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Excretion of medicinal substance or its metabolites from the body is carried out by all excretory organs (kidneys, intestines, lungs, dairy, salivary, sweat glands, etc.). The medication effects could be gone even though it is still in your system. Most drugs offered by My Canadian Pharmacy have a half-life of about 24 hours, so they are excreted within 4-5 days. Only several medications have very long half-lives.
The main body of removing drugs from the body are the kidneys. Excretion of medication by the kidneys occurs by filtration and with the help of active or passive transport. Lipoid-soluble substances are easily filtered in the glomeruli, but in the tubules, they are passively absorbed again. Drugs, which are poorly soluble in lipids, are more rapidly excreted in the urine since they are poorly reabsorbed in the renal tubules. Acid reaction of urine helps to eliminate alkaline compounds and makes excretion of acidic. Therefore, in case of intoxication with drugs of an acidic nature (for example, barbiturates), sodium bicarbonate or other alkaline compounds are used, and during intoxication with alkaloids having an alkaline character, ammonium chloride is used.
It is also possible to accelerate the excretion of drugs from the system by prescribing potent diuretics, such as osmotic diuretics or furosemide, against the background of the introduction of large amounts of fluid into the body (forced diuresis). Excretion of bases and acids from the body occurs through active transport. This process goes with the expenditure of energy and with the help of certain enzyme carrier systems. By creating competition for a carrier with any substance, it is possible to slow the elimination of the drug (for example, etamid and penicillin are secreted using the same enzyme systems, therefore etamid slows down the elimination of penicillin).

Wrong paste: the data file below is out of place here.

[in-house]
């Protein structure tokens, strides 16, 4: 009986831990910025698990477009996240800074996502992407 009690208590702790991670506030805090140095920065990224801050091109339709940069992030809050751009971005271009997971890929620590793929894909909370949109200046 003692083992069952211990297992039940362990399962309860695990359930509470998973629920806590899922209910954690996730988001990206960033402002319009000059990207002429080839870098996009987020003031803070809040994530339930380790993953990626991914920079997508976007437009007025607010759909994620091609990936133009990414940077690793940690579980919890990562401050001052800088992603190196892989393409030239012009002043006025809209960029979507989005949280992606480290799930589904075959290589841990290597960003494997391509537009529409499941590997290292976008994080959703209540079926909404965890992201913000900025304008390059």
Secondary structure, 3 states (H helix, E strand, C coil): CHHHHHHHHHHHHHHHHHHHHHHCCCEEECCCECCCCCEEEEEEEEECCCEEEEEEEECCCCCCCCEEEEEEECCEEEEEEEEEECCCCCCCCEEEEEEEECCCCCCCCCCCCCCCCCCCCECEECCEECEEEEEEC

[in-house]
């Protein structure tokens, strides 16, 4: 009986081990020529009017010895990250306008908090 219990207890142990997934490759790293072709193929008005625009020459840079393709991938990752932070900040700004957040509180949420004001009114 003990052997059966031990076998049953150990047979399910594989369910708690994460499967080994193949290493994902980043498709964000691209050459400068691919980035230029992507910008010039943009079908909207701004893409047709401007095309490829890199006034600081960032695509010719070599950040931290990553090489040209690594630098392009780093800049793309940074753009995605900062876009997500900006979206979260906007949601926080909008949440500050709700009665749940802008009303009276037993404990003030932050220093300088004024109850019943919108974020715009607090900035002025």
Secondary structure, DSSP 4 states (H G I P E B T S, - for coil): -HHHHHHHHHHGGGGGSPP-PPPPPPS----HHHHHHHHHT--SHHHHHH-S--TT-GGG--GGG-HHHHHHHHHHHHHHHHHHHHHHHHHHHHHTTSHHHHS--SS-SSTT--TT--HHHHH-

Drugs that are poorly absorbed from the gastrointestinal tract, are removed by the intestines and are used in gastritis, enteritis, and colitis (for example, astringents, some antibiotics used in intestinal infections). In addition, from the liver cells, drugs and their metabolites enter the bile and enter the intestine, from where they are either re-absorbed, delivered to the liver, and then are excreted from the body with feces. Direct secretion of a number of drugs and their metabolites by the intestinal wall is not excluded.
Volatile substances and gases are removed through the lungs (ether, nitrous oxide, camphor, etc.). To accelerate their excretion, it is necessary to increase the volume of pulmonary ventilation.
Many drugs can be excreted with milk, especially weak bases and non-electrolytes, which should be considered when treating nursing mothers.
Some medicinal substances are partially excreted by the glands of the mucous membrane of the oral cavity, providing a local (eg, irritating) effect on the ways of excretion. Thus, heavy metals (mercury, lead, iron, bismuth), being distinguished by salivary glands, cause irritation of the oral mucosa and causes stomatitis and gingivitis. In addition, they cause the appearance of a dark border along the gingival margin, especially in the area of carious teeth, which is caused by the interaction of heavy metals with hydrogen sulfide in the oral cavity and the formation of practically insoluble sulfides. Such a “fringe” is a diagnostic sign of chronic heavy metal poisoning.
With prolonged use of diphenyl and sodium valproate (anticonvulsant drugs), irritation of the gingival mucosa may be the cause of hypertrophic gingivitis (“diphenyl gingivitis”).